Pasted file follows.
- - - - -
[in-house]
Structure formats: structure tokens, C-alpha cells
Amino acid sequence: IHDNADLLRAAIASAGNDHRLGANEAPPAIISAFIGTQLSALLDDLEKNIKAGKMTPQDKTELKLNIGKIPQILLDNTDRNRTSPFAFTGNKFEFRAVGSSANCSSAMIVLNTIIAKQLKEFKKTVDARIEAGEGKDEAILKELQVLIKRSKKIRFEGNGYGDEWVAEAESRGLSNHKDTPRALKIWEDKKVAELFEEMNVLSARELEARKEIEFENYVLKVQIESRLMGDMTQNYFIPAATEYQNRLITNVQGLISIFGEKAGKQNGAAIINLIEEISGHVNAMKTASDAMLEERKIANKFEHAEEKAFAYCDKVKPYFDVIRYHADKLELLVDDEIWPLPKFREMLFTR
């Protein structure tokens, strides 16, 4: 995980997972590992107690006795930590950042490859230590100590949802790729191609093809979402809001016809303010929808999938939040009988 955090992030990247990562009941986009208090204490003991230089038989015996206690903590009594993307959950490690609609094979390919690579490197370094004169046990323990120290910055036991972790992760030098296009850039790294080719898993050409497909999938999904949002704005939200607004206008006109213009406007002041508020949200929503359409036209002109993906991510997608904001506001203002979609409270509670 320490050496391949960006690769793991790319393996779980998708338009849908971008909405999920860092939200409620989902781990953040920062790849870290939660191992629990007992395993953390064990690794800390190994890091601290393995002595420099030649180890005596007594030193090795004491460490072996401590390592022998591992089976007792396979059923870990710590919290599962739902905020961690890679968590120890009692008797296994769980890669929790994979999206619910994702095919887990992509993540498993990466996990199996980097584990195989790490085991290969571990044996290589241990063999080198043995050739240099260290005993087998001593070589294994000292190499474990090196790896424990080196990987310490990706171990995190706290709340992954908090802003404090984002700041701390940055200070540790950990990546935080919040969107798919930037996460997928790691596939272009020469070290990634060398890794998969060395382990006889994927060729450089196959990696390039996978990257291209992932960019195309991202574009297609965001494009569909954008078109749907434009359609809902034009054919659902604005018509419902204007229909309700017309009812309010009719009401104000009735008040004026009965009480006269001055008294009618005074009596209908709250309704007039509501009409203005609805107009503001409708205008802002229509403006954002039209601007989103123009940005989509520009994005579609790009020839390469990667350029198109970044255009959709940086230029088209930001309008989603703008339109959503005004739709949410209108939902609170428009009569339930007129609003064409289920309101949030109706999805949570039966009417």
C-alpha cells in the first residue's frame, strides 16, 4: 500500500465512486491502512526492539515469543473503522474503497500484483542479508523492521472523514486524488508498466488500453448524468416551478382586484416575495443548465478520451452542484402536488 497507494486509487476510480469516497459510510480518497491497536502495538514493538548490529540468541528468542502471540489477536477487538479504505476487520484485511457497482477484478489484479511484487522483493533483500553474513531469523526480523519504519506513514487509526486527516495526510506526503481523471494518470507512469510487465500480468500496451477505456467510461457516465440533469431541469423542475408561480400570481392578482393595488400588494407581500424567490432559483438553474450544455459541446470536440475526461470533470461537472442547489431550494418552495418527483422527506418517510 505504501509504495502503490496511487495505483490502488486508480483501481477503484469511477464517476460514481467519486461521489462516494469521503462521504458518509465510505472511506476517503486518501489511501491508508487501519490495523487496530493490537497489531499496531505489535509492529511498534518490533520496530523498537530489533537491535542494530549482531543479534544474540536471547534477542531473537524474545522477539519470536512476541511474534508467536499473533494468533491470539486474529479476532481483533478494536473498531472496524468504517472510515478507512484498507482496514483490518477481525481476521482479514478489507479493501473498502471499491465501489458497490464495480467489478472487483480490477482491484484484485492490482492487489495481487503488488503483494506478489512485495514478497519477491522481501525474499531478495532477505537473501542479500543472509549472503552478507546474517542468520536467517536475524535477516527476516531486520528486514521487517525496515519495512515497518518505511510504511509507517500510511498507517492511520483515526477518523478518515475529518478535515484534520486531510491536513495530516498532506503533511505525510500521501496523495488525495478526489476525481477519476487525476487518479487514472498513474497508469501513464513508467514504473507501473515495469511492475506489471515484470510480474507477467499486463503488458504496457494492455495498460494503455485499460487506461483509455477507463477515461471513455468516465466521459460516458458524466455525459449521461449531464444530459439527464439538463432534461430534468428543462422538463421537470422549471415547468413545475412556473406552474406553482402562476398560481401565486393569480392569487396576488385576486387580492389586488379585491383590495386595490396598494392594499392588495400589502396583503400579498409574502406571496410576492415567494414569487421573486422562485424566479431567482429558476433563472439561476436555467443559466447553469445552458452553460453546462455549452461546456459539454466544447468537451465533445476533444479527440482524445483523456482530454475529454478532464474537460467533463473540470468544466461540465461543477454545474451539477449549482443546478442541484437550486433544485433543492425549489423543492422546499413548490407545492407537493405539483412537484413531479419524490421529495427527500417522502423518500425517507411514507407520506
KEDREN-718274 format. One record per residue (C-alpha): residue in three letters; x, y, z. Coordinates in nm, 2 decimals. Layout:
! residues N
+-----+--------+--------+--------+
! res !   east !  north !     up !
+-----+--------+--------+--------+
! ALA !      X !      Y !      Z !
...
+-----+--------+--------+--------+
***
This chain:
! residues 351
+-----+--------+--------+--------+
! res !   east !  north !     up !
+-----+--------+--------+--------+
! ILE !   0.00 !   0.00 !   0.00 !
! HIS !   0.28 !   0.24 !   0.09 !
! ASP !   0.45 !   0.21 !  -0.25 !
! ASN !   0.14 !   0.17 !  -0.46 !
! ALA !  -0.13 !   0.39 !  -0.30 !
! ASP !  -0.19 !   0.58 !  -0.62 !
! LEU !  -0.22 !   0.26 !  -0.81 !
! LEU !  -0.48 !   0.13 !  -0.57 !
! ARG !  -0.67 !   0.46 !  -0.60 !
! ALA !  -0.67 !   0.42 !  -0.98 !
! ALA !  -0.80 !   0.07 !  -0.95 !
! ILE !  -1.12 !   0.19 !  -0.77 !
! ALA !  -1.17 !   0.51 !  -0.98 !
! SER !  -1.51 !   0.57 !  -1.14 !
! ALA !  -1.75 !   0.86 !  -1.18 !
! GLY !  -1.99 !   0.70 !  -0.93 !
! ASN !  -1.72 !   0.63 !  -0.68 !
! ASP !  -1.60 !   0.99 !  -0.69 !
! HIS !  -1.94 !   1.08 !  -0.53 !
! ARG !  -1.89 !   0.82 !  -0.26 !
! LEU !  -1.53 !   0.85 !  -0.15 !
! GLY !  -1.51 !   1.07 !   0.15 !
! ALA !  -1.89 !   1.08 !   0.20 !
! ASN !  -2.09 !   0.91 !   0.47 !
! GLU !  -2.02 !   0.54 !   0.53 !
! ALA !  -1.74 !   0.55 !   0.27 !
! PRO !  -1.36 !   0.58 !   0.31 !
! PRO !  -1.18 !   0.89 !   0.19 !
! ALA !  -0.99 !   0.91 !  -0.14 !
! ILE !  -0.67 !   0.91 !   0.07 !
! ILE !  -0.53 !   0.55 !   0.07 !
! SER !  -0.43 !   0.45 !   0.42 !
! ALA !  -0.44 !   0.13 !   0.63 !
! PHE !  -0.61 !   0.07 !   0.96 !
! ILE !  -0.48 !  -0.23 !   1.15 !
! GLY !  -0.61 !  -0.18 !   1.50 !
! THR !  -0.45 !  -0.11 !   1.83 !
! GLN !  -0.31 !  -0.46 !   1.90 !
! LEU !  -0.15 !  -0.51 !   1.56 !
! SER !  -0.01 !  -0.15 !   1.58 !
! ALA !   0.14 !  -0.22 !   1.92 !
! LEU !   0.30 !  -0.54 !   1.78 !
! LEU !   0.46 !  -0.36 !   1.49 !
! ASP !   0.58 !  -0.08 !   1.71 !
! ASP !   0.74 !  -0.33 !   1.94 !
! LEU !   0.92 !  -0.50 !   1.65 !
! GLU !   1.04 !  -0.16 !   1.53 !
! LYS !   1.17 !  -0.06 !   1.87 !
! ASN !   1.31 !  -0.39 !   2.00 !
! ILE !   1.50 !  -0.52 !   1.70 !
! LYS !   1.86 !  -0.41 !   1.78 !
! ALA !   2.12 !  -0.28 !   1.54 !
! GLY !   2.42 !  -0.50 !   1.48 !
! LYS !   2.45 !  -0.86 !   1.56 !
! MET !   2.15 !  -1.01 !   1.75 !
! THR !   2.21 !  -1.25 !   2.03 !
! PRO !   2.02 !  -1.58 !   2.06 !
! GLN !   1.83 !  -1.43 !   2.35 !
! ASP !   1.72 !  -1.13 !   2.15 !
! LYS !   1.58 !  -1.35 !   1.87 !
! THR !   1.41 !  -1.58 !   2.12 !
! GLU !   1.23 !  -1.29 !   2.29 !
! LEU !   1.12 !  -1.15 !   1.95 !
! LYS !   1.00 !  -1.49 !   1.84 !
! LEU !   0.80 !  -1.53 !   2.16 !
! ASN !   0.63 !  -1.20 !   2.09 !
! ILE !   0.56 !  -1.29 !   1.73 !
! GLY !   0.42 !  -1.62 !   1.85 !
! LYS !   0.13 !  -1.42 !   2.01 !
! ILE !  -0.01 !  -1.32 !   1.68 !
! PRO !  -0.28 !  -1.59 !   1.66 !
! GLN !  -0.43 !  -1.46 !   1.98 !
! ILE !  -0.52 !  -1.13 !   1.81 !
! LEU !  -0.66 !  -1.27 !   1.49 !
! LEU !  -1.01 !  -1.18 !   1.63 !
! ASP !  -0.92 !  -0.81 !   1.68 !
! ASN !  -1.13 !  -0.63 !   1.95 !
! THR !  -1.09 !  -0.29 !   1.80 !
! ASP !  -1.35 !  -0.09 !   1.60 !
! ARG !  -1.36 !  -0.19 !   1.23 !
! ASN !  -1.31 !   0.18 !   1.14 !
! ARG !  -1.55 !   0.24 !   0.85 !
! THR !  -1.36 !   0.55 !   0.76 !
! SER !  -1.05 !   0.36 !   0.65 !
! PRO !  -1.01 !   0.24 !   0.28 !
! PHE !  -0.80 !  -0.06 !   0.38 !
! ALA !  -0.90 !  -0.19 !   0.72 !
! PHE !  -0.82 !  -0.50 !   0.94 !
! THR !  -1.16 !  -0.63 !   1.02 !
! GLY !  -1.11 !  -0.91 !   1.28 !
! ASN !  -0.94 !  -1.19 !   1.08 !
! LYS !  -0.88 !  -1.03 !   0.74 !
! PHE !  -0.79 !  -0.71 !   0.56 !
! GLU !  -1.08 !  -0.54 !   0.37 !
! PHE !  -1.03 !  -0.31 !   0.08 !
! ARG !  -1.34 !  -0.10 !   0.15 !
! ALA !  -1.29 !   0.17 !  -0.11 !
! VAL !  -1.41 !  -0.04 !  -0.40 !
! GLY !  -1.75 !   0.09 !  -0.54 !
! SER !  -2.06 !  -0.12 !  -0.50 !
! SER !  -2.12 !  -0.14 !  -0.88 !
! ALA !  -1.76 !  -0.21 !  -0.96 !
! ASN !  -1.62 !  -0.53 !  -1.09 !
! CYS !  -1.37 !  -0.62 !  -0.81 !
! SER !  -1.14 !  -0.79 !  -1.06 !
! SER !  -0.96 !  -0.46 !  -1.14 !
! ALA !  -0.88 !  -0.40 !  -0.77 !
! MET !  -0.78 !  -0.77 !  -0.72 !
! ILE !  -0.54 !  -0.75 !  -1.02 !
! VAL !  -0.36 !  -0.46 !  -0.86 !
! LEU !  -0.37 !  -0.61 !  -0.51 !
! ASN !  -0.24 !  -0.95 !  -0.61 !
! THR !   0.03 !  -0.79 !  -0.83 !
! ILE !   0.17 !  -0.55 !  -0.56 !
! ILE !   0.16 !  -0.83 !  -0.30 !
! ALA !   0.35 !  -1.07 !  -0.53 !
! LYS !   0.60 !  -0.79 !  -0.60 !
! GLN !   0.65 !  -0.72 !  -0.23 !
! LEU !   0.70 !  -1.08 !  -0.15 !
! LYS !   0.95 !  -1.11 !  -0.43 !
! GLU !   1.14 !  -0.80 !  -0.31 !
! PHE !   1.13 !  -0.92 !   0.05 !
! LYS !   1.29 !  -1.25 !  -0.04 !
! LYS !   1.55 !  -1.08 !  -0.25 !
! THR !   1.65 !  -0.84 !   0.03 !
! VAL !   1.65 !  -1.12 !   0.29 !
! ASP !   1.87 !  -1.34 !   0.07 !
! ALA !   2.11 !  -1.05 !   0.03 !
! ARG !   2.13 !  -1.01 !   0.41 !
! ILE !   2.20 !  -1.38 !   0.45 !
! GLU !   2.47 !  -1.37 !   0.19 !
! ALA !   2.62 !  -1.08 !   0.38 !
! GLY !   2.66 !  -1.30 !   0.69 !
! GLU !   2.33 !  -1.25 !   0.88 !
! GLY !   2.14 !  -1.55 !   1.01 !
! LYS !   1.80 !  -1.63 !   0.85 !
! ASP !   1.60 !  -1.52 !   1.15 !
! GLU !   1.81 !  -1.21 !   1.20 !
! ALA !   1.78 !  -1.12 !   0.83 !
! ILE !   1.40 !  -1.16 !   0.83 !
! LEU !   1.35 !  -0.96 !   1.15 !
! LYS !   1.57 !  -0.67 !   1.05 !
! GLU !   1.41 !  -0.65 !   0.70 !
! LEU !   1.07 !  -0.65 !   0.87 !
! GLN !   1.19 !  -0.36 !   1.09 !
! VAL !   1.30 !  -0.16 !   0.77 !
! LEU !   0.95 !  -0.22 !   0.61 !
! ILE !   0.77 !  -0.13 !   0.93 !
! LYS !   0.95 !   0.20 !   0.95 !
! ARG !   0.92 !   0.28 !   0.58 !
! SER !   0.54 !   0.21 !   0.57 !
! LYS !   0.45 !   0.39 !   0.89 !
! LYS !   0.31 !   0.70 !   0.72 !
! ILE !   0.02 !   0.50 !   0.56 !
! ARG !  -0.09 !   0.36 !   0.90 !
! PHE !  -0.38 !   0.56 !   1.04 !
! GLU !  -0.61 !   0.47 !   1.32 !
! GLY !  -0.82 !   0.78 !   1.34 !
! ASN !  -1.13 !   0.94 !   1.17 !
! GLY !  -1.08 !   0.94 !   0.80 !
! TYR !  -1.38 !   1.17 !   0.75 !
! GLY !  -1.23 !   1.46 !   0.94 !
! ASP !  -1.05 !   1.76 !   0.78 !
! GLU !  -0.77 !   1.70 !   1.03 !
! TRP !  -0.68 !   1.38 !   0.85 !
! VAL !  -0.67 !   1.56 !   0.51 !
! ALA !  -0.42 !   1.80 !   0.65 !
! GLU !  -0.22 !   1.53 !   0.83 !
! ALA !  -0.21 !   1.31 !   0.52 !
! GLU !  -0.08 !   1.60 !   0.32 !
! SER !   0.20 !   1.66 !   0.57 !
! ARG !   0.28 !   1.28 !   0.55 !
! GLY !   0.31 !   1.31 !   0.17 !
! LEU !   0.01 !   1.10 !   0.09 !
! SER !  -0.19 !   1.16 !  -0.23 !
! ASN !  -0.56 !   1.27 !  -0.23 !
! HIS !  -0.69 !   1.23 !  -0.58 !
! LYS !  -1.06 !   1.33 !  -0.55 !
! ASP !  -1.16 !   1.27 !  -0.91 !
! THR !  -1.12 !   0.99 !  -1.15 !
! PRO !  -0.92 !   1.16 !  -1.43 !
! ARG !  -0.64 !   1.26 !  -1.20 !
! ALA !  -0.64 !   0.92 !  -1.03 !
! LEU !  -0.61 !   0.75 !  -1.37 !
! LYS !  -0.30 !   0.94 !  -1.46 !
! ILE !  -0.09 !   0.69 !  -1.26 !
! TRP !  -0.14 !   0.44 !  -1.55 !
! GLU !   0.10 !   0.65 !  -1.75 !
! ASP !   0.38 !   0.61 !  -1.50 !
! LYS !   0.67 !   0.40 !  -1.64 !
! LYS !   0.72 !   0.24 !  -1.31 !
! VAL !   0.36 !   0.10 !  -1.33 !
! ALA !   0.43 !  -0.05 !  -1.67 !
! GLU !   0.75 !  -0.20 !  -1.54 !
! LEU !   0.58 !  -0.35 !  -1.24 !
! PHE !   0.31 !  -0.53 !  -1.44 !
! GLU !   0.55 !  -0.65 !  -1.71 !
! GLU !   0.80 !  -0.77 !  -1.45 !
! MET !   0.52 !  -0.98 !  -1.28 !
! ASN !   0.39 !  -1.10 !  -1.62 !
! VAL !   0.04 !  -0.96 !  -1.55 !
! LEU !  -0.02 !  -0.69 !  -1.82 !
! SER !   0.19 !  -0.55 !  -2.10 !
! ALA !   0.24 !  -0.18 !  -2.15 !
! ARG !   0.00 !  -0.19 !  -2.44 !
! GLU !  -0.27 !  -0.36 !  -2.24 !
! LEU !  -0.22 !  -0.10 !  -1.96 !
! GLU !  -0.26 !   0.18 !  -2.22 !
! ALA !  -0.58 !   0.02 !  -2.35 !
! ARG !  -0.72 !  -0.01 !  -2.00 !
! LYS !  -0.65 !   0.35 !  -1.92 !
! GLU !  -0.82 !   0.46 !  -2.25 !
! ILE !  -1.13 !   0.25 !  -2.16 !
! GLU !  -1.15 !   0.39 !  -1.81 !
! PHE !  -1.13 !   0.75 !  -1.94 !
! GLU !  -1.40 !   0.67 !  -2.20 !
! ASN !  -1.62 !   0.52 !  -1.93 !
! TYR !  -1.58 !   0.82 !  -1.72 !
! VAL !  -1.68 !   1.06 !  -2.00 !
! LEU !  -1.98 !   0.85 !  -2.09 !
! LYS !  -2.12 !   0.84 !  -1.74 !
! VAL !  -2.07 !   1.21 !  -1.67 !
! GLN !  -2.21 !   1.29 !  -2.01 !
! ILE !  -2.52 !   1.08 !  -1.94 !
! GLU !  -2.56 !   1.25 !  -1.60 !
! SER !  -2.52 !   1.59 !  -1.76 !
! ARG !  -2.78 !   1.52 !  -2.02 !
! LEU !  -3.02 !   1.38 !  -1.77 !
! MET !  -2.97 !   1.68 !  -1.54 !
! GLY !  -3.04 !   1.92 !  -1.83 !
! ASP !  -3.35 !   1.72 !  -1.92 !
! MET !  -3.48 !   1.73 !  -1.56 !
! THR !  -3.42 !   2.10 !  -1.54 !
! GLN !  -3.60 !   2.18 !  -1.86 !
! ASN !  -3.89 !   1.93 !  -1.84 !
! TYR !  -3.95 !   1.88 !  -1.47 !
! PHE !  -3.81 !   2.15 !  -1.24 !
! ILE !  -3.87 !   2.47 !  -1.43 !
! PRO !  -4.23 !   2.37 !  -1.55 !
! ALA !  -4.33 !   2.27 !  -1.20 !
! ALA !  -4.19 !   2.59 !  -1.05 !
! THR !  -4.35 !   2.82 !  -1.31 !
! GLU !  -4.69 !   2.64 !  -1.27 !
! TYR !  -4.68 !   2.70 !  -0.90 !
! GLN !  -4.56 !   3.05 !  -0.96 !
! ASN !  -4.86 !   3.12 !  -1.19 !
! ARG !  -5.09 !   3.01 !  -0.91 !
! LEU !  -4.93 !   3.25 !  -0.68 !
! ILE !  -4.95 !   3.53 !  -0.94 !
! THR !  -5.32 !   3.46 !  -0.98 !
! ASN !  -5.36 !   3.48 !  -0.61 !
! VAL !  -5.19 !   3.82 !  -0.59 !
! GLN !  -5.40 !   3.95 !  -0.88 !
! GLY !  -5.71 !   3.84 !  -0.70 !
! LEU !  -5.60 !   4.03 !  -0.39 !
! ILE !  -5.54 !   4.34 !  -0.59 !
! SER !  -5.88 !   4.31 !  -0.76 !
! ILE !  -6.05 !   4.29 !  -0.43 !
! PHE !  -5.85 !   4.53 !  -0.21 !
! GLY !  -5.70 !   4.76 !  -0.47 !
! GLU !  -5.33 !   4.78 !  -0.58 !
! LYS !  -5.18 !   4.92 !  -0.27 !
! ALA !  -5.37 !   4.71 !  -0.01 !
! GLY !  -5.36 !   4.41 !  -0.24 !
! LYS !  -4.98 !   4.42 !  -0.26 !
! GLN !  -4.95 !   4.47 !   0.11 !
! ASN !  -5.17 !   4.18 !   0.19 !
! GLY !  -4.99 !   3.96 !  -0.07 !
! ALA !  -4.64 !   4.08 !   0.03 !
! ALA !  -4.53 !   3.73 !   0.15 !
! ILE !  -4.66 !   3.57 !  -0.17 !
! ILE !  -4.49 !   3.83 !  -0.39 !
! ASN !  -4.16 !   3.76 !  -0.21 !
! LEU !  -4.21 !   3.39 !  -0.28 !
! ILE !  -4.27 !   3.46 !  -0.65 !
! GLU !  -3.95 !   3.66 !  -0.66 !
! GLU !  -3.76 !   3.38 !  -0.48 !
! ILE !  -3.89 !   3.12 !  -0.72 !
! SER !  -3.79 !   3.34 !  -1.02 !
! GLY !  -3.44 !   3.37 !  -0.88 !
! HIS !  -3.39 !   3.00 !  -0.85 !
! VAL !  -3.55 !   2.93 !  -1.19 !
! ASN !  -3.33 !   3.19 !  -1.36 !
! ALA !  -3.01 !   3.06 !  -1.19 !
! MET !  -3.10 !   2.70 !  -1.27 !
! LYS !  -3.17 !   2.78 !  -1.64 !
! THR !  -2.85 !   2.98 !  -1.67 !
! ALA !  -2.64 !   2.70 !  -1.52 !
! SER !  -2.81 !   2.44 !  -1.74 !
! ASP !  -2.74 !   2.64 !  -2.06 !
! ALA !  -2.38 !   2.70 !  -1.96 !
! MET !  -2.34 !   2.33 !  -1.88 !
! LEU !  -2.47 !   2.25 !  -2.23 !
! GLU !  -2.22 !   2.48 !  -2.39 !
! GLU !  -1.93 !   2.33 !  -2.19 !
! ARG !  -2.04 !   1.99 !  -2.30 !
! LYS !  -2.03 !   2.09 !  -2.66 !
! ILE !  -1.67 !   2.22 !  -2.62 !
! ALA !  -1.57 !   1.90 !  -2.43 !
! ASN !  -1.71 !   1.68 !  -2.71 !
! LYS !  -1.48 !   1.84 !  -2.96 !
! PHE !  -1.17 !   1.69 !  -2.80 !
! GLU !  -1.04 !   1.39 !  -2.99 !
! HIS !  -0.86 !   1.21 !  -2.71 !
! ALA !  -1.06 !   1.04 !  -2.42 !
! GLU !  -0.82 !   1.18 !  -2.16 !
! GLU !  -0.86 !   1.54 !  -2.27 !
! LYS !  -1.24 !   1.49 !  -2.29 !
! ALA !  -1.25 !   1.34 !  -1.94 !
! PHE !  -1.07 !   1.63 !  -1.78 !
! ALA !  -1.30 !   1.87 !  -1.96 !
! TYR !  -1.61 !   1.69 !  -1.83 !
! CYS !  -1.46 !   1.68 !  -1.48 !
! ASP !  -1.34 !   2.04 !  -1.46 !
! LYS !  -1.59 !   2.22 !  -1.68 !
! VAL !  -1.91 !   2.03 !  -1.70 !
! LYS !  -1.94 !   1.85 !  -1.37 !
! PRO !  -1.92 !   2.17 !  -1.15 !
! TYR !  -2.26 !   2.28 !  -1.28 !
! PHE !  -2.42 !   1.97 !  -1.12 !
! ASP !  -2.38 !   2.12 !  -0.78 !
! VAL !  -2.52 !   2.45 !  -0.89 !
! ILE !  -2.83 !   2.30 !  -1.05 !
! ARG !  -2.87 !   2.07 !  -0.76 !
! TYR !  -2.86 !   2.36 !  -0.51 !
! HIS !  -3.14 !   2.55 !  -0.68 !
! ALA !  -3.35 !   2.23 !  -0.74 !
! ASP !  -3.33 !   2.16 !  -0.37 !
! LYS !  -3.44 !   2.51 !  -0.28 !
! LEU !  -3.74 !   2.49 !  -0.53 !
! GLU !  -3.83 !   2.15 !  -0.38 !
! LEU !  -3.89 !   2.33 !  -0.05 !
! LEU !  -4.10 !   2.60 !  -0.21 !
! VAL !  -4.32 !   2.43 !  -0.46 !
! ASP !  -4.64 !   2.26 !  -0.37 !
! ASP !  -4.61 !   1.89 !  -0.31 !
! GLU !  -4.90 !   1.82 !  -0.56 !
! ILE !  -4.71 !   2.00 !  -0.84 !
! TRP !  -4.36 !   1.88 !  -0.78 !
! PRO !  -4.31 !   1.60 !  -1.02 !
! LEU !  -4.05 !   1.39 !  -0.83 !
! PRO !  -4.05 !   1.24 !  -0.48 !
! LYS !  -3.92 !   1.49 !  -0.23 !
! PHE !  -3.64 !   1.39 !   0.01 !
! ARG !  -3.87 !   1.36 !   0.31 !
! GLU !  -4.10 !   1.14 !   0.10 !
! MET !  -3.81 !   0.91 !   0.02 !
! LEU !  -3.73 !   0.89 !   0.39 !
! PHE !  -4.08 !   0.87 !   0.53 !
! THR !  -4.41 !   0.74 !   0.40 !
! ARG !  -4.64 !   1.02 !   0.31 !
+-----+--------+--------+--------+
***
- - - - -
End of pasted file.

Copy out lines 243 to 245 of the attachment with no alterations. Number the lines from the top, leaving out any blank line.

! ILE !  -2.52 !   1.08 !  -1.94 !
! GLU !  -2.56 !   1.25 !  -1.60 !
! SER !  -2.52 !   1.59 !  -1.76 !